A Stranger in the World
or, Images for the Thirsty
About Marwan

Jörn Merkert

is the stranger
only among strangers
Karl Valentin

Marwan’s image world has been a continual source of enchantment to me during the past 25 years. It has always seemed at once strange and familiar. In the sense of Ernst Bloch’s “daydream of a concrete Utopia” it holds a promising foreignness, a magic that envelops the viewer both directly and imperceptibly. For as much as Marwan’s art appears in the sumptuous guise of European painting, it does nothing to conceal its hitherto unseen content. It has its own particular musicality, full of bold, sensuous, rarely heard tone colours. It has an aroma about it that is not of the Occidental world. It conveys a yearning, a quiet, happy melancholy, a deep pain, a cheerful heart – and does so without a trace of literary romancing, but purely through its vividness of colour and form. It is equally of the senses and of the spirit. The viewer coming to Marwan’s paintings for the first time thus responds at a very deep level, and the first spontaneous impressions immediately give rise to the question of the work’s origins and intentions. And the cheapest way of depriving it of its precious mystique would be to refer to the origins of its creator in the deserts and oases, the gardens and bazaars of Damascus.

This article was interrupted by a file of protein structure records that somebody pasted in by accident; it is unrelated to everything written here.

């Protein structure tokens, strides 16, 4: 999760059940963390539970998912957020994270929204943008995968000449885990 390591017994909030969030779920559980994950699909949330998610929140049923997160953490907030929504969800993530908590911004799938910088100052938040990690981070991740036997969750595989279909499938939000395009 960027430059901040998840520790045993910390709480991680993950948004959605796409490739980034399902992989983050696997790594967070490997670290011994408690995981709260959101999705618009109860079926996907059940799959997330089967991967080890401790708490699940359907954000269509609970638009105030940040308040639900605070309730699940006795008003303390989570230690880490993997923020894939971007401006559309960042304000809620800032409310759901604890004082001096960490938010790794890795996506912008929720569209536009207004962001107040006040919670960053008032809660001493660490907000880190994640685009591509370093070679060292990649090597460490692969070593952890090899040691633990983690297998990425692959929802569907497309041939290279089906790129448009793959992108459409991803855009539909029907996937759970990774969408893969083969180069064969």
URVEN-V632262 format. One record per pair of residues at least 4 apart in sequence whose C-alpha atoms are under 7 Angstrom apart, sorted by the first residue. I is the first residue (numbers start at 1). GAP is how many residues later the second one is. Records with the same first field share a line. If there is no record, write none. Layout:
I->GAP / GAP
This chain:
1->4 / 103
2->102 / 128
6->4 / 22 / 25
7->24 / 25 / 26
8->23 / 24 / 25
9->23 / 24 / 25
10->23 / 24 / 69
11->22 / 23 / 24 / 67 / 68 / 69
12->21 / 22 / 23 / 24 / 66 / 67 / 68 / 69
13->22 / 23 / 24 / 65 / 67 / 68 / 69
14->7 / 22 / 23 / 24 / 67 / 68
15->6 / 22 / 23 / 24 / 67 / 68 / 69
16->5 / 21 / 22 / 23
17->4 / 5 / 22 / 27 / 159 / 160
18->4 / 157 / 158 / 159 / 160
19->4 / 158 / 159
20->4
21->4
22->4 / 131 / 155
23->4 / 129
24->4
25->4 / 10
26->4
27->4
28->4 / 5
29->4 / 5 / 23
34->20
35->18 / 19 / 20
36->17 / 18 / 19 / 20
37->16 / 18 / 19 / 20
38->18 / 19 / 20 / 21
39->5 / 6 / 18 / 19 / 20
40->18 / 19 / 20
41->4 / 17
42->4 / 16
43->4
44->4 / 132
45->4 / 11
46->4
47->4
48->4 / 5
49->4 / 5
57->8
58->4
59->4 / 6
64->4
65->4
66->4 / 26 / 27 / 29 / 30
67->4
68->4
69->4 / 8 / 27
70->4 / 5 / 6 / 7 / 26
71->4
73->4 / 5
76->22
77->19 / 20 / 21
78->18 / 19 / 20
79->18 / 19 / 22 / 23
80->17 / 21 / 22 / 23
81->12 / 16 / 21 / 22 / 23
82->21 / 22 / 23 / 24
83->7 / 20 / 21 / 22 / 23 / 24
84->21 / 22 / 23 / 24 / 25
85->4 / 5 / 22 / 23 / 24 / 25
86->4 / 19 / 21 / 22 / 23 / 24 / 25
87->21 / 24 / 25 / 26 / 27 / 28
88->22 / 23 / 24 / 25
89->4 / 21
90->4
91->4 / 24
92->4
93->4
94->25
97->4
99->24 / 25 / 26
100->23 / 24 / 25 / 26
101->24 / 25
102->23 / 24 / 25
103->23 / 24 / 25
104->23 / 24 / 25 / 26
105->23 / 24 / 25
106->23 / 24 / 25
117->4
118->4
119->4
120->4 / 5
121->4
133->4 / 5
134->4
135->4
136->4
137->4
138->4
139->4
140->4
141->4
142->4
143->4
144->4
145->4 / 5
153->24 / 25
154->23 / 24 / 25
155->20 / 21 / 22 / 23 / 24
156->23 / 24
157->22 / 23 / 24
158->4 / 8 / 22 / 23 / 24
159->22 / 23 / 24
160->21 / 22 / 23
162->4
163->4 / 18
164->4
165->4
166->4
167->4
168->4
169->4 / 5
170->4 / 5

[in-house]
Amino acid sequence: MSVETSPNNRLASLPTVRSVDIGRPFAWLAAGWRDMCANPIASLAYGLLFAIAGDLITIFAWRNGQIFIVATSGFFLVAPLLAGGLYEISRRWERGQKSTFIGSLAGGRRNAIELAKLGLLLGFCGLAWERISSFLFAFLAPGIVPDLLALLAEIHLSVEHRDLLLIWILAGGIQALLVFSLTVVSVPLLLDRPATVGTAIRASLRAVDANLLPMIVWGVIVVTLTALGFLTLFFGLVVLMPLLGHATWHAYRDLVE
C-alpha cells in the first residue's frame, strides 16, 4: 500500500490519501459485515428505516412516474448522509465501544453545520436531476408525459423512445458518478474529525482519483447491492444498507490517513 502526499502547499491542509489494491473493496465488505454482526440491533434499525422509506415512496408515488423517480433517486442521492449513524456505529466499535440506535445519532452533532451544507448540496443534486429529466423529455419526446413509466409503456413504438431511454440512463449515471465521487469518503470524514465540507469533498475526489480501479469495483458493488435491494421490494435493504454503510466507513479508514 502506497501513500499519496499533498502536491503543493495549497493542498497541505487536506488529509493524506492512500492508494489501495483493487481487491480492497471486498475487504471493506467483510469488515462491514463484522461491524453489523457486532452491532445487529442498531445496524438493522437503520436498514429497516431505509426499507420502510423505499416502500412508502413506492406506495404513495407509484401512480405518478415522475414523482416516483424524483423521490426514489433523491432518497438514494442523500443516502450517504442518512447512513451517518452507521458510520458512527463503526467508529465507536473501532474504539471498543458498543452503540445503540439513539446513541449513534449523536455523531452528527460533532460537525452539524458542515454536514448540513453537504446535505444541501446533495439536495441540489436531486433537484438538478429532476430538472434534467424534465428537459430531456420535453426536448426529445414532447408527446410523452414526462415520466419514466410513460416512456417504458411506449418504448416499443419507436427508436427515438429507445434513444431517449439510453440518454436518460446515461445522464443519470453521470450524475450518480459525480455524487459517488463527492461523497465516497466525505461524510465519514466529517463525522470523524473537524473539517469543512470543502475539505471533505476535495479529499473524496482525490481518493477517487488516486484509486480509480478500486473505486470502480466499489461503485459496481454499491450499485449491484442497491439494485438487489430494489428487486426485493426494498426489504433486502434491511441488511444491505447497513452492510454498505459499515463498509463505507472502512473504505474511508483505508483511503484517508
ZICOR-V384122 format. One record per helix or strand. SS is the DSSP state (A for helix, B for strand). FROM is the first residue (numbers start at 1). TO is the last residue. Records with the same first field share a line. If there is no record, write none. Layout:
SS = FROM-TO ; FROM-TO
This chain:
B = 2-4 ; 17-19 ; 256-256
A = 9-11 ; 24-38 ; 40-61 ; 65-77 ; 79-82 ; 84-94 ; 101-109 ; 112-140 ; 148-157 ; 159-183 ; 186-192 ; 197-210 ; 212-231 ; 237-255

But no, his biography will concern us later. At present it would only be the key to the antechamber of the mystery contained within Marwan’s art. Becoming unconditionally involved in Marwan’s images means entering into an instinctive and unexpectedly intimate dialogue. This can startle now and then, as we are not necessarily prepared for such a thing when encountering works of art. At the very least we are surprised, before his paintings, to find ourselves carrying on a lonely conversation – be it unwanted or unconscious – about ourselves. At first, without any foreknowledge, a curiously moving foreignness in Marwan’s work tells us of loss and of lack, of lack too in ourselves. For the yearning revealed in his paintings is not solely the artist’s own; everyone carries it within them, and is moved in the reminiscence. Nevertheless this remembered hope for a different or better life is, by its very nature, sited differently in each individual, and is at the same time an individual oasis for the thirsty. Art – always Utopian, i.e. truthful, in dimension – reminds us here of the thirst we all have for the past and future, and also enables us to recognise that the present is not yet a place of fulfilment. Art always reminds us of the lost paradise, but preserves it for us as a treasure – as a promise that on our journey through life becomes a duty.